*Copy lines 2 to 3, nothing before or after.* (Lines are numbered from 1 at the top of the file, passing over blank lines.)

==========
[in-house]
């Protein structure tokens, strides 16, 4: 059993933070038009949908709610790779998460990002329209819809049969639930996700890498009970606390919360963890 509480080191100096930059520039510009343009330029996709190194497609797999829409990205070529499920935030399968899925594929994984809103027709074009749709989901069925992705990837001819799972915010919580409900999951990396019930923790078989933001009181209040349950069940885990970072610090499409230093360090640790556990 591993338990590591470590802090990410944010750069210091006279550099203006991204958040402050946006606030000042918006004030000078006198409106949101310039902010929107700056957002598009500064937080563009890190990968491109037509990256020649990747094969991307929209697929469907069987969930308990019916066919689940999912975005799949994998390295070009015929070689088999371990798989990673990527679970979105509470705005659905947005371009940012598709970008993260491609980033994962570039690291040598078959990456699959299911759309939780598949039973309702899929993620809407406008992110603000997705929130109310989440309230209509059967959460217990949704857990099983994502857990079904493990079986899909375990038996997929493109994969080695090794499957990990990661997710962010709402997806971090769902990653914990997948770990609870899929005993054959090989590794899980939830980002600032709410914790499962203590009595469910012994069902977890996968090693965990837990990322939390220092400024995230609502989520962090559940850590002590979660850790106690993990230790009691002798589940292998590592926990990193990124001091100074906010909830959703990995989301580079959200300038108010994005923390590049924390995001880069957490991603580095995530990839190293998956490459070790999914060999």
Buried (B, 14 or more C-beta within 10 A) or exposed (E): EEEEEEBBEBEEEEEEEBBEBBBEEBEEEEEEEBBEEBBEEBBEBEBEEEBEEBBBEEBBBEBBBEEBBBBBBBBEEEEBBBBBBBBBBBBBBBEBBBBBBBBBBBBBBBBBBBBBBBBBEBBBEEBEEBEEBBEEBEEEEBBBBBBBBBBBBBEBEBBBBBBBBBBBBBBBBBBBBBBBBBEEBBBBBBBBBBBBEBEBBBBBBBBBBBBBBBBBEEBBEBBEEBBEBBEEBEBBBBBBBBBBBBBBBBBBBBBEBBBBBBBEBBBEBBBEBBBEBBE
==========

């Protein structure tokens, strides 16, 4: 059993933070038009949908709610790779998460990002329209819809049969639930996700890498009970606390919360963890 509480080191100096930059520039510009343009330029996709190194497609797999829409990205070529499920935030399968899925594929994984809103027709074009749709989901069925992705990837001819799972915010919580409900999951990396019930923790078989933001009181209040349950069940885990970072610090499409230093360090640790556990 591993338990590591470590802090990410944010750069210091006279550099203006991204958040402050946006606030000042918006004030000078006198409106949101310039902010929107700056957002598009500064937080563009890190990968491109037509990256020649990747094969991307929209697929469907069987969930308990019916066919689940999912975005799949994998390295070009015929070689088999371990798989990673990527679970979105509470705005659905947005371009940012598709970008993260491609980033994962570039690291040598078959990456699959299911759309939780598949039973309702899929993620809407406008992110603000997705929130109310989440309230209509059967959460217990949704857990099983994502857990079904493990079986899909375990038996997929493109994969080695090794499957990990990661997710962010709402997806971090769902990653914990997948770990609870899929005993054959090989590794899980939830980002600032709410914790499962203590009595469910012994069902977890996968090693965990837990990322939390220092400024995230609502989520962090559940850590002590979660850790106690993990230790009691002798589940292998590592926990990193990124001091100074906010909830959703990995989301580079959200300038108010994005923390590049924390995001880069957490991603580095995530990839190293998956490459070790999914060999």
Buried (B, 14 or more C-beta within 10 A) or exposed (E): EEEEEEBBEBEEEEEEEBBEBBBEEBEEEEEEEBBEEBBEEBBEBEBEEEBEEBBBEEBBBEBBBEEBBBBBBBBEEEEBBBBBBBBBBBBBBBEBBBBBBBBBBBBBBBBBBBBBBBBBEBBBEEBEEBEEBBEEBEEEEBBBBBBBBBBBBBEBEBBBBBBBBBBBBBBBBBBBBBBBBBEEBBBBBBBBBBBBEBEBBBBBBBBBBBBBBBBBEEBBEBBEEBBEBBEEBEBBBBBBBBBBBBBBBBBBBBBEBBBBBBBEBBBEBBBEBBBEBBE